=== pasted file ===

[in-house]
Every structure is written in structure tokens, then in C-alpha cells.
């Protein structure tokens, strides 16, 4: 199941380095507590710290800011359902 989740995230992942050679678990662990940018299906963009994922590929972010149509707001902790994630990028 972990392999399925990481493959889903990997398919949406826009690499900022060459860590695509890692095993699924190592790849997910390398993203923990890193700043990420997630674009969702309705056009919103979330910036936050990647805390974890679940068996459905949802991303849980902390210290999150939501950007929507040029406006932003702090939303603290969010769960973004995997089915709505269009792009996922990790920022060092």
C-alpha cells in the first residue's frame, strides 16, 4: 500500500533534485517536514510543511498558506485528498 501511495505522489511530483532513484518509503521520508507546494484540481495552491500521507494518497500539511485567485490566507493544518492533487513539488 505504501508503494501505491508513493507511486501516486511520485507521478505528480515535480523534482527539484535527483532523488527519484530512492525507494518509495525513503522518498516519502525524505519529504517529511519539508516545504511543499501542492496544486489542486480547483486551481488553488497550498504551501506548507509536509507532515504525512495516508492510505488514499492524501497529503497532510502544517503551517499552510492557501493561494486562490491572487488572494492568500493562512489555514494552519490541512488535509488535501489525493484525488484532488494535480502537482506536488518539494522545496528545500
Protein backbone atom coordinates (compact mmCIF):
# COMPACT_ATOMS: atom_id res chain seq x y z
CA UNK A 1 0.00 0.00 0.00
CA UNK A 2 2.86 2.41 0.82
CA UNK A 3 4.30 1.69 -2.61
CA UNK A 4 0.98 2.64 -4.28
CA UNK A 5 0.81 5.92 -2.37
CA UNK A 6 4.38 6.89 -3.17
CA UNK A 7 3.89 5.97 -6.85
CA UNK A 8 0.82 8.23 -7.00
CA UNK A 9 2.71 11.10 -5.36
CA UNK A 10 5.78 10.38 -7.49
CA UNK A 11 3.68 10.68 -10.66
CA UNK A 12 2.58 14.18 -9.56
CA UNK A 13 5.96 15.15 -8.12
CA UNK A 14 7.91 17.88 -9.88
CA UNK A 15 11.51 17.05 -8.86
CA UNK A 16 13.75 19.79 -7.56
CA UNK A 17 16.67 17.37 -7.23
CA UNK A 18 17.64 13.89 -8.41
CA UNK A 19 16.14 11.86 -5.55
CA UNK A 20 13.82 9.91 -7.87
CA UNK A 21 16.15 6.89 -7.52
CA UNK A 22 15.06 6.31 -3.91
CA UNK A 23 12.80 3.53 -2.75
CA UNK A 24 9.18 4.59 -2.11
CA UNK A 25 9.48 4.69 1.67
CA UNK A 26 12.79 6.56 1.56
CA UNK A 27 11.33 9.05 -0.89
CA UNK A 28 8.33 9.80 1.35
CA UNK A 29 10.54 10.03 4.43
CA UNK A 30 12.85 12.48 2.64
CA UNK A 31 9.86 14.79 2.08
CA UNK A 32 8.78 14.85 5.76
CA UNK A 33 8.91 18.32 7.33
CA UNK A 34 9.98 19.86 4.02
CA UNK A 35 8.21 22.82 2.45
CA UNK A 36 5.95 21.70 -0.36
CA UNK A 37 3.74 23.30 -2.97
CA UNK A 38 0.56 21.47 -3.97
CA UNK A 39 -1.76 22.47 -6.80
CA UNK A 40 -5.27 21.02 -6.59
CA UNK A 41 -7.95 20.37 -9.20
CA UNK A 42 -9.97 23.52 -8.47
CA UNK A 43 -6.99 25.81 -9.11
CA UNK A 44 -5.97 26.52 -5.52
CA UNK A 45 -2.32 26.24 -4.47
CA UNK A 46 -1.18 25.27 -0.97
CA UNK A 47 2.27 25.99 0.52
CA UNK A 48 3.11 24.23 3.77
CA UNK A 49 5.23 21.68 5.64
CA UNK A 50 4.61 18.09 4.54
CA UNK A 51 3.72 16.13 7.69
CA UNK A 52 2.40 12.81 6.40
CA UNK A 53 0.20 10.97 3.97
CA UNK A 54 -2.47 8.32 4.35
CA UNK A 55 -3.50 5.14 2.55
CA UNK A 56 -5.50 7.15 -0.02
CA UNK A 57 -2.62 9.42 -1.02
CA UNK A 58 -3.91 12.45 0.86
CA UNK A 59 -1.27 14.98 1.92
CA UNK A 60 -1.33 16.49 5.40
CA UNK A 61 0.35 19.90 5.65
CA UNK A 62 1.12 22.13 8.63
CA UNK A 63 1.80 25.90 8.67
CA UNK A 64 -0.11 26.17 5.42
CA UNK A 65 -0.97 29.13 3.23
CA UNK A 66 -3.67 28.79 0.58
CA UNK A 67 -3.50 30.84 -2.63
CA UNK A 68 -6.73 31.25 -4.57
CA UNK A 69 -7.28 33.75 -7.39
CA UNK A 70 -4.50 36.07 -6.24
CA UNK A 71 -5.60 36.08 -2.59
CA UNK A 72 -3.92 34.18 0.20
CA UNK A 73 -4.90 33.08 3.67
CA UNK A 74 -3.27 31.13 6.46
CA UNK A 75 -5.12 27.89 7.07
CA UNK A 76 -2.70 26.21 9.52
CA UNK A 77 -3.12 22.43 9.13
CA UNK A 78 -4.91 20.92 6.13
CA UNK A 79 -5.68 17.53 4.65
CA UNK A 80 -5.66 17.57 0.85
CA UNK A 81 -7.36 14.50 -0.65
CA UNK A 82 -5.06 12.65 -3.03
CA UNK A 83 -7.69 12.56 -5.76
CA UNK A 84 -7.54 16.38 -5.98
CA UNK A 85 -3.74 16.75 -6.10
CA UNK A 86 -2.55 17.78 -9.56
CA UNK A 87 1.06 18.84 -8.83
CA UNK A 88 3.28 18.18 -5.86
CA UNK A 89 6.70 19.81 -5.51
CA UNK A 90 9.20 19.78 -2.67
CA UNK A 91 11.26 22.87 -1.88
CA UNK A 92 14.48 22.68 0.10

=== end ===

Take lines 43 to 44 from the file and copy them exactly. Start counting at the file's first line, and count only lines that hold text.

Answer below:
CA UNK A 37 3.74 23.30 -2.97
CA UNK A 38 0.56 21.47 -3.97